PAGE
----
If I were asked to sum up In a Different Key in two bullet points, it would be these:
- mostly for autism parents
- …with random moments that stray from that focus for no obvious reason.
The first part of Part VII, which focuses on facilitated communication and which I covered in Part Six of this series, falls into the second category. The second part of Part VII, which discusses parental attempts to fund neurological research on autism, falls into the first category.
The book never attempts to explain what these two sections are doing in the same “Part” of the book, and there is no connection – overt or otherwise – made between them. The only connection I can find between the FC section of Part VII and the section on the founding of NAAR and CAN is that the son of CAN’s founders, Dov, did have sessions on Rapid Prompting Method (RPM), which is often dismissed as a type of facilitated communication by those who aren’t clear on the differences between the two methods – and that Dov’s parents were overjoyed at the gains in communication Dov made while participating in RPM. (Dov’s mother, Portia Iversen, has written about this at length.) Donvan and Zucker, however, never bring this up, and it’s impossible to tell from the book whether they even know it.
The book does try to shoehorn both topics into the same part by quoting Douglas Biklen, a longtime researcher on and proponent of FC, as saying that FC “forced [him] to redefine autism” – and that the parents who founded NAAR and CAN were trying to do the same thing. But this connection also reads as forced. The founders of NAAR and CAN appear to have been motivated less by “redefining autism” as by researching it; certainly the authors never quote them as having “redefining” as their goal. This attempted connection reads as implausible, at best.
In short, the FC section is dropped seemingly at random in the first half of Part VII, and it has nothing at all to do with this half of Part VII. So here we are.
The second half of Part VII is another “parents are the real heroes of autism” narrative that characterizes so much of In A Different Key (and which would have made this book a much more powerful, and probably more popular, text if only the authors had managed to stick with it). We are introduced to Eric and Karen London, who founded the National Alliance for Autism Research (NAAR), and to Jon Shestack and Portia Iversen, who founded Cure Autism Now (CAN). Both organizations are with us today as the original joint sponsors of IMFAR; CAN merged with Autism Speaks several years ago.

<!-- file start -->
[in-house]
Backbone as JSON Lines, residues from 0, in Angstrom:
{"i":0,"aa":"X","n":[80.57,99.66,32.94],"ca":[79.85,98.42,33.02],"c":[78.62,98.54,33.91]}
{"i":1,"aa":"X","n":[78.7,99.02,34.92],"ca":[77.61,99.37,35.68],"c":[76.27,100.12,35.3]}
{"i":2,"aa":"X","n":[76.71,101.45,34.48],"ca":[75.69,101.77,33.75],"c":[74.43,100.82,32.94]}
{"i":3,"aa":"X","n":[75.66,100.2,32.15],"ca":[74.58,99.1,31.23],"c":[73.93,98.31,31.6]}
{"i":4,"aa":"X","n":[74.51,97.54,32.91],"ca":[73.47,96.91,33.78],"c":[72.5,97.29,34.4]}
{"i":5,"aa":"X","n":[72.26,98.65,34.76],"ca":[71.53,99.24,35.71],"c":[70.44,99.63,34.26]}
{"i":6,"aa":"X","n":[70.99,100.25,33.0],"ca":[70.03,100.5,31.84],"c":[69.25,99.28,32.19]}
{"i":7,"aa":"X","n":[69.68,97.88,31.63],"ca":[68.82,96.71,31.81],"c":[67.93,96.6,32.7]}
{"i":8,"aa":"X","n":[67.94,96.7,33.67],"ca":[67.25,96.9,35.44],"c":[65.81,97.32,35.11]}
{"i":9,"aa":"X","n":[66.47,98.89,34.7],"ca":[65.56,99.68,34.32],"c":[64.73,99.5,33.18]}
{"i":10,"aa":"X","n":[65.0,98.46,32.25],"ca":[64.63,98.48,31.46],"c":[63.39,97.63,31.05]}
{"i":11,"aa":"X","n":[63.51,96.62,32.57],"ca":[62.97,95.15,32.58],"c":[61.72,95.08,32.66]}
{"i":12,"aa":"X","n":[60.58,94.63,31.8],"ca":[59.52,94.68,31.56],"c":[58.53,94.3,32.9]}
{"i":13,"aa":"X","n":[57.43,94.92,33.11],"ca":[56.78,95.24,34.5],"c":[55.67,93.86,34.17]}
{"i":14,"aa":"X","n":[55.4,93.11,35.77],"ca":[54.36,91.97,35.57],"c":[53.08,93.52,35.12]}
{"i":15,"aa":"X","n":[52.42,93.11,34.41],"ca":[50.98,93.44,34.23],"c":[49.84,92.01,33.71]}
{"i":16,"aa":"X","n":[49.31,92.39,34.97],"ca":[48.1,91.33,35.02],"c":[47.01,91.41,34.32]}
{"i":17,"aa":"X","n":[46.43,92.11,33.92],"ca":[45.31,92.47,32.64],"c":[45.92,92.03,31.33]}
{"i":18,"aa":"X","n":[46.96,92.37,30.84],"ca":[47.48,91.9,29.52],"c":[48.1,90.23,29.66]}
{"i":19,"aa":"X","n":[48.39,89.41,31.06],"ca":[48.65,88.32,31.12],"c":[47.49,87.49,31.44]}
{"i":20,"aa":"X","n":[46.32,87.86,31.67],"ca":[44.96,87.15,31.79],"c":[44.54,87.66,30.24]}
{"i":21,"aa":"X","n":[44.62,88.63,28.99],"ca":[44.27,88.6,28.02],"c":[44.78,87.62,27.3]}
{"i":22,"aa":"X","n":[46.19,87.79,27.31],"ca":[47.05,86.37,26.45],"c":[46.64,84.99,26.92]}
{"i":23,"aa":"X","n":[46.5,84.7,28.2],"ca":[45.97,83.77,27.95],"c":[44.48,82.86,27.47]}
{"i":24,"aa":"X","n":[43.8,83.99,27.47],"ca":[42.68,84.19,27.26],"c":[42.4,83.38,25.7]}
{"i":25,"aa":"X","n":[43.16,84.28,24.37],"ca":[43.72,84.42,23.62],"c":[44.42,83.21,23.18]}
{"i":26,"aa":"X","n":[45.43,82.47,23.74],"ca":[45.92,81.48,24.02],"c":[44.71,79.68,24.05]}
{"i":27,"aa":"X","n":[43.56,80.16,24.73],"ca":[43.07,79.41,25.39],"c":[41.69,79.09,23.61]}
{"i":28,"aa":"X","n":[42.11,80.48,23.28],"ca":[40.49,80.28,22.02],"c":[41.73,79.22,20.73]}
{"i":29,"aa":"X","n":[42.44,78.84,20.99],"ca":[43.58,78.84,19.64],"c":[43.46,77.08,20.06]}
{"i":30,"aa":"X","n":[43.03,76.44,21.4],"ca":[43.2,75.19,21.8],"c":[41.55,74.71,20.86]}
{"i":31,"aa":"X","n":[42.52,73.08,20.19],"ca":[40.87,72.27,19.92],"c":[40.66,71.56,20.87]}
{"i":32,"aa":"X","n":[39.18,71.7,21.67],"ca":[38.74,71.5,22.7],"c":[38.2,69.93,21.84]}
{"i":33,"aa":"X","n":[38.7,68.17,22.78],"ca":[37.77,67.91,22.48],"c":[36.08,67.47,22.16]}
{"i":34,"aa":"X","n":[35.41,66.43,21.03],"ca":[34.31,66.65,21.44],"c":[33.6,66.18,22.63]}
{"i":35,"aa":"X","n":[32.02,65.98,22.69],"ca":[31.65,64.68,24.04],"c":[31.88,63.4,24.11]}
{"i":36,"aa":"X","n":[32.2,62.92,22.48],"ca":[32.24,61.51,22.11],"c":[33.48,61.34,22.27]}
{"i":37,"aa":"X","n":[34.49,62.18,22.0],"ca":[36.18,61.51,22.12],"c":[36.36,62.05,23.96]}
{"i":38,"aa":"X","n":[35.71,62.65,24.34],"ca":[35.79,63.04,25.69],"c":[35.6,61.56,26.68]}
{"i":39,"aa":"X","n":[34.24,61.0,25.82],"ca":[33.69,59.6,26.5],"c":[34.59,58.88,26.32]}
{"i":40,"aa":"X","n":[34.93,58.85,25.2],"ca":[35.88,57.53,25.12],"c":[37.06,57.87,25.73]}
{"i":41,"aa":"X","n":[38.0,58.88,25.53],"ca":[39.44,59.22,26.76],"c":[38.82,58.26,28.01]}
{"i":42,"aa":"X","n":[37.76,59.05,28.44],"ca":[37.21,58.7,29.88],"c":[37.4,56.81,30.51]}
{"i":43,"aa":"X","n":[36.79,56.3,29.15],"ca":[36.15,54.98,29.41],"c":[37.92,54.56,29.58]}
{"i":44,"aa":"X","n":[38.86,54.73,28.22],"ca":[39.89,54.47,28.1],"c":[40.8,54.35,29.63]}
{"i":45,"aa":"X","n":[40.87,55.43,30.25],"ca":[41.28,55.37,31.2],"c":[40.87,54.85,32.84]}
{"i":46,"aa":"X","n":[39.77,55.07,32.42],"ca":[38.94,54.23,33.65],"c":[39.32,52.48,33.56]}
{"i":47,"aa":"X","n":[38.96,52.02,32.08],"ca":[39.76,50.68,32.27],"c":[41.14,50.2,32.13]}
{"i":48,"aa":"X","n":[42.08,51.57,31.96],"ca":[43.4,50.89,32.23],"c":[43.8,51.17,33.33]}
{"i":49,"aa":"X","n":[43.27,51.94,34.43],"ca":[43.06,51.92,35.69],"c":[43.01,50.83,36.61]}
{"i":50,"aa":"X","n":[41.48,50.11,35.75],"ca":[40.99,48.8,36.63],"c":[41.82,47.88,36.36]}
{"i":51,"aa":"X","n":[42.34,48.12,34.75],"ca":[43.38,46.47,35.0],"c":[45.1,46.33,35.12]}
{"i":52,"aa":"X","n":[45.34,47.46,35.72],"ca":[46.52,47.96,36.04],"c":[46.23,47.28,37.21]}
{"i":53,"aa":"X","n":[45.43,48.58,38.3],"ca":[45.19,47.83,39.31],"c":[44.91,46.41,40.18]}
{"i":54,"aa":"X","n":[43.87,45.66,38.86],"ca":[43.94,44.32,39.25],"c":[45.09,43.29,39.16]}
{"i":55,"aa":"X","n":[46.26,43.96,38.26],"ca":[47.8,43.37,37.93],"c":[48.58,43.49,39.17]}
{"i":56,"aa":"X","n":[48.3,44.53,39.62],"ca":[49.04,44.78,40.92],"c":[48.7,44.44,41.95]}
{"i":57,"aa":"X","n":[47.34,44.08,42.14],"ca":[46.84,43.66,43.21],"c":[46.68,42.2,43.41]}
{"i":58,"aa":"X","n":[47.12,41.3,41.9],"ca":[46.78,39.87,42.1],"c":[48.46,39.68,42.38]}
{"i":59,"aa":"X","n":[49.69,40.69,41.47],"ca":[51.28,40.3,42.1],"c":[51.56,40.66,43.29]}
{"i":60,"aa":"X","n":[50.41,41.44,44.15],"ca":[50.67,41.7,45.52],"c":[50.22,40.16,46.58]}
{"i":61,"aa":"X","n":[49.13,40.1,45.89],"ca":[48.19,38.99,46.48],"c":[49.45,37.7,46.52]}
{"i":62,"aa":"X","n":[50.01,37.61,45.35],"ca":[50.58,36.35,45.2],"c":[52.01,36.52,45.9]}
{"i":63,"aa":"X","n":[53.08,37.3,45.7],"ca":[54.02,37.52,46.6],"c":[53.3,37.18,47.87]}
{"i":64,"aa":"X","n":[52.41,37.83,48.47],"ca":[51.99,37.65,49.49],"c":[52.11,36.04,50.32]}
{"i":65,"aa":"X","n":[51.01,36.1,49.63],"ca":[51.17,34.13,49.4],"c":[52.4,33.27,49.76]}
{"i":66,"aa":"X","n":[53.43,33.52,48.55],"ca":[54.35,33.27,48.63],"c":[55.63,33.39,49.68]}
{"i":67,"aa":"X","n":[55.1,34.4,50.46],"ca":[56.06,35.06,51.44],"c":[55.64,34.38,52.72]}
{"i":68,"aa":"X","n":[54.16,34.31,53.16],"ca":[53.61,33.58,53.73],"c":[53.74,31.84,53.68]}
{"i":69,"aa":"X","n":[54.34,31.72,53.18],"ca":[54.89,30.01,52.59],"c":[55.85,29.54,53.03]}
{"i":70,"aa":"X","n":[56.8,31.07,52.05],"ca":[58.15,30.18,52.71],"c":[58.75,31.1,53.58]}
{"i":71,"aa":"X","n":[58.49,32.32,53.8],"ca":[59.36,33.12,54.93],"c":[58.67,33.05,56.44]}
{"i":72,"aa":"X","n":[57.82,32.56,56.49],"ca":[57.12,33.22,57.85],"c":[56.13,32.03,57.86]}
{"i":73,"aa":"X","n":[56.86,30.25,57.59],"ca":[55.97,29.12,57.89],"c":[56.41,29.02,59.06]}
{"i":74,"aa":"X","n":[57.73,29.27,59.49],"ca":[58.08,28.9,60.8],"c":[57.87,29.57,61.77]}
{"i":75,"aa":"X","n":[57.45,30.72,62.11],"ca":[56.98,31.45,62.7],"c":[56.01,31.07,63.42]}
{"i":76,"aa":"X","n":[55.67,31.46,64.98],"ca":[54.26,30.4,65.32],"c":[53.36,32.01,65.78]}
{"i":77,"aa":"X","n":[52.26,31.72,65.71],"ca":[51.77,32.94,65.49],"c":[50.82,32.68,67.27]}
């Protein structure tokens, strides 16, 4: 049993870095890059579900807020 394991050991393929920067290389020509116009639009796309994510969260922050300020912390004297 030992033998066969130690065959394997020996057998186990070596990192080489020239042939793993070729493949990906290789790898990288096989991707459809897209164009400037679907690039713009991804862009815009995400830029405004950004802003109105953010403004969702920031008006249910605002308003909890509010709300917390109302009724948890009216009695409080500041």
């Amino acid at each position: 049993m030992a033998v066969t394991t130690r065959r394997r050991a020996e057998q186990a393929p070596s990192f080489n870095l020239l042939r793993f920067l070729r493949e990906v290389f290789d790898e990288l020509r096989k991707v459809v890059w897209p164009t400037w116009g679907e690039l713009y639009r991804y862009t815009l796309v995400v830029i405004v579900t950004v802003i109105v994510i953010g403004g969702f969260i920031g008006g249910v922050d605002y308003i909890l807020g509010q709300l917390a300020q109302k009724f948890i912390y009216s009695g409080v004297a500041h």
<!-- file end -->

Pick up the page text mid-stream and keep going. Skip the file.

The rest of Part VII is devoted to detailing uncritically the early days of both NAAR and CAN, including their early unwillingness to work together despite clearly doing duplicative work (a stance the authors seem to find more heroic than redundant) and their use of celebrity endorsements to start pushing autism into the national spotlight. For anyone currently researching autism rhetoric or narrative, this chapter is next to useless as a critical overview of NAAR’s or CAN’s contributions – but at least it provides some useful Google search terms.
Donvan and Zucker are not shy about putting the parents in the spotlight here. “For getting all this started,” they write, “the credit would always belong to the founders of CAN and NAAR.” “This” includes “new scientific attention paid to autism,” “getting money to move in that direction,” and “getting young researchers to make understanding autism the focus of their careers.” It does not include thinking critically about any of these things, of course; that would ruin a good hero story.
Perhaps worst of all, Donvan and Zucker end Part VII by giving us the impression that they are not buying into the burden/tragedy/fear rhetoric that drives so much of current autism discourse.
“For the first time,” they write at the close of Part VII, “a much larger public was learning what autism was about, but in ways that moved their response, in remarkably short order, from curiosity to fear.” That well-placed but implies that the authors side with curiosity – yet the entire book, insofar as it discusses autism rather than “autism parents,” does so in at arm’s length. The authors are “curious” in the way you might be to find a nine-foot-long rattlesnake in your basement. On the one hand, you’ve never seen one that big in the wild before. On the other hand, you thought you were safe in here.
Make no mistake: the authors are afraid of autism. Or, at least, they are afraid of humanizing autism – which amounts to the same thing. The book consistently humanizes only the parents and (some) professionals who work with autistic children. At an even 400 pages in, we have yet to see the authors treat even one autistic person like a person, no matter how detailed their treatment of the autistic person’s story.
No, Donvan and Zucker buy it too. They’re afraid. They don’t want you (autism parent) to think that they are, and they don’t want you to admit you are too. But they are. And they think you should be.